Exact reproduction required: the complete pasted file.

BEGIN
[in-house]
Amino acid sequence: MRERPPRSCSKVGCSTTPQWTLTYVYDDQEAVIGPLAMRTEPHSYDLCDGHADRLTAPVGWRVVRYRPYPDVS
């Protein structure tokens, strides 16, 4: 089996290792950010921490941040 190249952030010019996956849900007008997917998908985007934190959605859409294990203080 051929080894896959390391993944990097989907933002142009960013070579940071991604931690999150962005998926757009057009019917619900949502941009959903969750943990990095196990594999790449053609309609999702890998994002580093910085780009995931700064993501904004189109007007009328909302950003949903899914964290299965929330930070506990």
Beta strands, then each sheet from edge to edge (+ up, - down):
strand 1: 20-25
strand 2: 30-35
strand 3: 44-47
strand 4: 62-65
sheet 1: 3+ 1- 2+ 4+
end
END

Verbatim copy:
[in-house]
Amino acid sequence: MRERPPRSCSKVGCSTTPQWTLTYVYDDQEAVIGPLAMRTEPHSYDLCDGHADRLTAPVGWRVVRYRPYPDVS
């Protein structure tokens, strides 16, 4: 089996290792950010921490941040 190249952030010019996956849900007008997917998908985007934190959605859409294990203080 051929080894896959390391993944990097989907933002142009960013070579940071991604931690999150962005998926757009057009019917619900949502941009959903969750943990990095196990594999790449053609309609999702890998994002580093910085780009995931700064993501904004189109007007009328909302950003949903899914964290299965929330930070506990």
Beta strands, then each sheet from edge to edge (+ up, - down):
strand 1: 20-25
strand 2: 30-35
strand 3: 44-47
strand 4: 62-65
sheet 1: 3+ 1- 2+ 4+
end